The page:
“You had the pulled pork, didn’t you?”

I stared at him.

“How in the He— Uh, in The Other Place did you know that?”

He waved a hand about airily.

“Oh, it’s a well-known metaphysical fact that the pulled pork sandwich at Lonigans Saloon in downtown Estes Park is a little bit of Heaven. Aw, I should have figured it out right away — this happens quite a bit, you know. Don’t worry, it wears off after a minute or two.”

“Wow,” I said, looking about. “Good sandwich!”

“You ain’t kidding. Just count yourself lucky you didn’t have the Red Hot Grilled Chicken.”

“That brings you here too?”

“Nope. Sends you somewhere else.”

He aimed a thumb downward.

“You mean—”


“It’s that bad?”

“Naw, it’s terrific! But it’s hot as He— Uh, it’s just really hot.”

The clouds began to swirl about me in a silent cyclone of mist and fog as the Gates, the Booth, even Pete himself began to fade.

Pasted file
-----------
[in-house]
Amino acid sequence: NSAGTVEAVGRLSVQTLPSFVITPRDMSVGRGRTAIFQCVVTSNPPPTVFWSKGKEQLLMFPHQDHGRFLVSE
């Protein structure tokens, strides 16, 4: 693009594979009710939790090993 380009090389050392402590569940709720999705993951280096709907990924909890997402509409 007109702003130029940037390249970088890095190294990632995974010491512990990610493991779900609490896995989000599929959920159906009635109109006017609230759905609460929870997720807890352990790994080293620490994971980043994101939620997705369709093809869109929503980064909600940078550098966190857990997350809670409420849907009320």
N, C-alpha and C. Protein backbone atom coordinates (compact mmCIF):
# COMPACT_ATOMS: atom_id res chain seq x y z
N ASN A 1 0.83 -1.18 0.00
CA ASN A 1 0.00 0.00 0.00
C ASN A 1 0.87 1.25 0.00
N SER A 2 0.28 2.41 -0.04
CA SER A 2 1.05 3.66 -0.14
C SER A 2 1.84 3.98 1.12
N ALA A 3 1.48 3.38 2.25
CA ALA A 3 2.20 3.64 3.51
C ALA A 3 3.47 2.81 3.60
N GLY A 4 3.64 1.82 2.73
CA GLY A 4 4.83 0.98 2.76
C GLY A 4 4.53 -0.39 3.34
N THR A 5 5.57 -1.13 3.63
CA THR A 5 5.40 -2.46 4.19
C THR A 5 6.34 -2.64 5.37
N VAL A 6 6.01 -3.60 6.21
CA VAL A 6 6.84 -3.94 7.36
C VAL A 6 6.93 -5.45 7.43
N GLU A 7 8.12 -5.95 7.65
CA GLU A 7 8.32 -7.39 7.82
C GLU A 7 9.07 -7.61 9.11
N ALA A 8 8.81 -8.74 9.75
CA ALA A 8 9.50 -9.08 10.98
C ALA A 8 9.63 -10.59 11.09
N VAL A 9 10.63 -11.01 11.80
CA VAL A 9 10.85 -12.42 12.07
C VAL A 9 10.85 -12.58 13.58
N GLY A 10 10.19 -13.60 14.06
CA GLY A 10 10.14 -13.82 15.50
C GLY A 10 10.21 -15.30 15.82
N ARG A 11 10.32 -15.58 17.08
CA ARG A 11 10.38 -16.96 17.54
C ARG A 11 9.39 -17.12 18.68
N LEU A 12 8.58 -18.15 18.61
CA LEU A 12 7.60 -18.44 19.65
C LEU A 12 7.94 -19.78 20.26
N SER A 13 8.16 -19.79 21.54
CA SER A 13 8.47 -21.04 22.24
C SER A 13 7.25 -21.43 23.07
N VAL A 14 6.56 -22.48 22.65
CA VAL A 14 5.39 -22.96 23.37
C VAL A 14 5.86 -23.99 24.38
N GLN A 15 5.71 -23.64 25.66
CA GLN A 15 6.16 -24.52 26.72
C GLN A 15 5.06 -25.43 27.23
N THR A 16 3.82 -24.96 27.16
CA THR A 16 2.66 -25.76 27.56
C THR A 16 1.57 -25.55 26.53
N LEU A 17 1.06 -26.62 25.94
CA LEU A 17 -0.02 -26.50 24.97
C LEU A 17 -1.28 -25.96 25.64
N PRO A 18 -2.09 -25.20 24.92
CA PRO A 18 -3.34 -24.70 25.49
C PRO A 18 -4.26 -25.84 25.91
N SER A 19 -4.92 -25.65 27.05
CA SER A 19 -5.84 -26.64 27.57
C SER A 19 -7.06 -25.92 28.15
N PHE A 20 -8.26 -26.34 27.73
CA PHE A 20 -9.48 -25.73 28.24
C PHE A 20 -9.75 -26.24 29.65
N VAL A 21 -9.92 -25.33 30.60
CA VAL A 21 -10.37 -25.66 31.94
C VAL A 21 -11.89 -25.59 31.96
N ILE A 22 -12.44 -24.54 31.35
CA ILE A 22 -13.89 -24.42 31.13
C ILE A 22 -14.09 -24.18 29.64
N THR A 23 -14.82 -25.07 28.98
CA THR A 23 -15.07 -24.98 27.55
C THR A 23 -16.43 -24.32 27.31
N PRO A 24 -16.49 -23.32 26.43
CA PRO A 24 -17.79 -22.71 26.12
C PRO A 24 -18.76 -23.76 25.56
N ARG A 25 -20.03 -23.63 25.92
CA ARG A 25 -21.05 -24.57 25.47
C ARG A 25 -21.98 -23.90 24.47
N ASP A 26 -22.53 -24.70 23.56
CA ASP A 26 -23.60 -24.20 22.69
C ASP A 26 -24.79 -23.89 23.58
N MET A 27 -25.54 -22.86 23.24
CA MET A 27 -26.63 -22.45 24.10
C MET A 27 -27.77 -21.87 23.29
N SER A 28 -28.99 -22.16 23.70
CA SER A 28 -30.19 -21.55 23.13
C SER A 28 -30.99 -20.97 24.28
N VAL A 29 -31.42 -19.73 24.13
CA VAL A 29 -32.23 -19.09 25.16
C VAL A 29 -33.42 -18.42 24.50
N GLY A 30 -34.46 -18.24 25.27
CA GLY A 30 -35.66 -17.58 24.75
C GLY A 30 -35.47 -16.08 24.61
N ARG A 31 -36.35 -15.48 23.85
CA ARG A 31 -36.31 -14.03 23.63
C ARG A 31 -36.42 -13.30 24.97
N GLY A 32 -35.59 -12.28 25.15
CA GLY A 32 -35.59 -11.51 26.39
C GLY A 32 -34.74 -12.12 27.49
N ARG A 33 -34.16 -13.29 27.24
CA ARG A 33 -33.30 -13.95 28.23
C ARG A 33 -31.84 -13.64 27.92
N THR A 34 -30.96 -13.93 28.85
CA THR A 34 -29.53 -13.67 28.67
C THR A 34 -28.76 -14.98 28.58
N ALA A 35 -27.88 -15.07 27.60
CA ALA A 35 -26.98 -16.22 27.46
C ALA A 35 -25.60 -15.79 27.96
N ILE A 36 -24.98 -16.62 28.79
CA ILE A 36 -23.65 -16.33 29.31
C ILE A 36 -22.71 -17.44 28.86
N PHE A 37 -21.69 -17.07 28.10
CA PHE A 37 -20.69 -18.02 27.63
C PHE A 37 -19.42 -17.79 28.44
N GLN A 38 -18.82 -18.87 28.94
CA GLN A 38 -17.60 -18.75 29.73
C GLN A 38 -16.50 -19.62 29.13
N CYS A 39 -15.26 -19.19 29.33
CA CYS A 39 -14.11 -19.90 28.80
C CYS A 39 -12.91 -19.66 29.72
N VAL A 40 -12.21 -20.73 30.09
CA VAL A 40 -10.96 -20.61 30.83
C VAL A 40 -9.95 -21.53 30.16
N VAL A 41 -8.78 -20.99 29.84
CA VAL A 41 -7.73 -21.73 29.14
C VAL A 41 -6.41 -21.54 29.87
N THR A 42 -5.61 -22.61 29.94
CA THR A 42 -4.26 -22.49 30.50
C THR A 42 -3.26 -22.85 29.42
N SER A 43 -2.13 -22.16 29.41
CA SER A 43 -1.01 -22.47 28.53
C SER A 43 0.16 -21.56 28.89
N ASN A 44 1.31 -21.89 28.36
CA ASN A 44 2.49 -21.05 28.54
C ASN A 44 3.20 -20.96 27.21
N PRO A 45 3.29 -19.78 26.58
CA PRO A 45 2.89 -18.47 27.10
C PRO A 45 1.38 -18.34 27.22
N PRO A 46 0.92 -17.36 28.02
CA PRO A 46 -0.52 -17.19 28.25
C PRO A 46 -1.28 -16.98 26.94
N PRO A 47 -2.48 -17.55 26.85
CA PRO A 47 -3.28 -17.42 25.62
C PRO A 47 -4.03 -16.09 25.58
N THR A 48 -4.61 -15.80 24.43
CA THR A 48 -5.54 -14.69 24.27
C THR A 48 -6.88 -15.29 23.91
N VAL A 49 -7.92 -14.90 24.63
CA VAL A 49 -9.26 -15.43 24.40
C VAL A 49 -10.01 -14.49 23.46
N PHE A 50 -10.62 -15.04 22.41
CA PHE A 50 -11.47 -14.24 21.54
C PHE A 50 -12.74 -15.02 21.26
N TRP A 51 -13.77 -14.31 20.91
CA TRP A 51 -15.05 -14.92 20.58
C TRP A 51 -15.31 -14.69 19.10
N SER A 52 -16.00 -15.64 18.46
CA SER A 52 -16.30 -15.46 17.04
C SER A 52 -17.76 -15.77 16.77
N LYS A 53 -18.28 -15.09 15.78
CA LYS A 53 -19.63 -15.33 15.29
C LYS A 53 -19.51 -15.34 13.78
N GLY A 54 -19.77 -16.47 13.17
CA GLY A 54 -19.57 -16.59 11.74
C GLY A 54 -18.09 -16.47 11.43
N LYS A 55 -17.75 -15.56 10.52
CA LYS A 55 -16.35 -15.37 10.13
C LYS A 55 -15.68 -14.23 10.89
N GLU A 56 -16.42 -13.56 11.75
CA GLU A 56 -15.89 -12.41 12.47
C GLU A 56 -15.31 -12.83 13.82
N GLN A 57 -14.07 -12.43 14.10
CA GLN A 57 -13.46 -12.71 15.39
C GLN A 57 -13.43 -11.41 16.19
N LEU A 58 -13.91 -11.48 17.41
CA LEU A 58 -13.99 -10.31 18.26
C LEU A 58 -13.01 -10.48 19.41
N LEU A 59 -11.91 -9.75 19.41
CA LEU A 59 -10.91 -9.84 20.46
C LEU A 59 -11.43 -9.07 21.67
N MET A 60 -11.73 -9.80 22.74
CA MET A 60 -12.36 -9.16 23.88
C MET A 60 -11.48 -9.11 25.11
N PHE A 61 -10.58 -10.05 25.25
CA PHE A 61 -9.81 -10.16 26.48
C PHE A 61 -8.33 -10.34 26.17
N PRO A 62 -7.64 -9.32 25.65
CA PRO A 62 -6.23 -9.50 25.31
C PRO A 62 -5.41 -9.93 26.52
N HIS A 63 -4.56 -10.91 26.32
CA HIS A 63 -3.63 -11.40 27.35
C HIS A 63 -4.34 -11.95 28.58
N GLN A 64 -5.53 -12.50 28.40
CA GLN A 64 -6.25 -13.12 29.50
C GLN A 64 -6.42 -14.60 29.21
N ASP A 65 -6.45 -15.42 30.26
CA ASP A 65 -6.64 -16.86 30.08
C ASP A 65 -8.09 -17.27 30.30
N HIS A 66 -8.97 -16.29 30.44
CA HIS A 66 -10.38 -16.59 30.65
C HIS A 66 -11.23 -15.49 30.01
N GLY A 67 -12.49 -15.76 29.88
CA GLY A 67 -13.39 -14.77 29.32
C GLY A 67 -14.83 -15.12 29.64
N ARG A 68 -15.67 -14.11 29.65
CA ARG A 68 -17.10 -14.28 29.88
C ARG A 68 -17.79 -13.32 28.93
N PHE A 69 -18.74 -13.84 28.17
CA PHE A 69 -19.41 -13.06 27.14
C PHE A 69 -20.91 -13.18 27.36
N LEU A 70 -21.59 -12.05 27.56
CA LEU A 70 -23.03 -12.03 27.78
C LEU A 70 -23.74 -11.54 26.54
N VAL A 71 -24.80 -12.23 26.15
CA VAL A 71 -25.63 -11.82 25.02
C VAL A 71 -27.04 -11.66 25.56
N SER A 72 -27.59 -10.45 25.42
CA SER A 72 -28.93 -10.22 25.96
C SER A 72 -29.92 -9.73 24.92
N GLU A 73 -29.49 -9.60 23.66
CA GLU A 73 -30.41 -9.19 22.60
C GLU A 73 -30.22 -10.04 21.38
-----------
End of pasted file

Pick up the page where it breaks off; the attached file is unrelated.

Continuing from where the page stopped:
“I think it’s wearing off,” I shouted, trying to be heard over the windless wind. Pete just waved a hand in farewell, his beard split in a big grin.

~ * ~ 

There I was again, sitting at my table in Lonigans, an empty plate on the table before me, the last bits of wonderful flavor from that pulled pork sandwich lingering on my tongue.

“You okay?”

I looked up to see Ivy, the bartender, looking at me, concern written across her face.

“I think so,” I said. “Why?”

“You sort of seemed to go away for a while. Didn’t look like you were in there. You sure you’re okay?”

“I’m fine. Better than fine, actually. Can I have a pulled pork sandwich?”

“But, honey, you just ate one. Don’t you remember?”

“Oh, I remember. I remember everything. That’s why I want another sandwich.”

I held up my arm, indicating my bare wrist.

“I think Saint Peter just scammed my watch. Can I have the sweet potato fries with that? This might take a while.”

~ ~ * * ~ ~

So there you have it. Can you guess where I was this week? I'm on my way back to Boston in a while, but I wanted to share this little adventure with you. Seriously, I flew almost 1,800 miles and then took a three hour car ride to have the pulled pork at Lonigans.

You can check them out at 

I don't know where you are reading this from, but you want my advice? If you're within, say, 1,000 miles of Estes Park, then make the trip.

Just bring an extra watch if you do.

Talk to you later!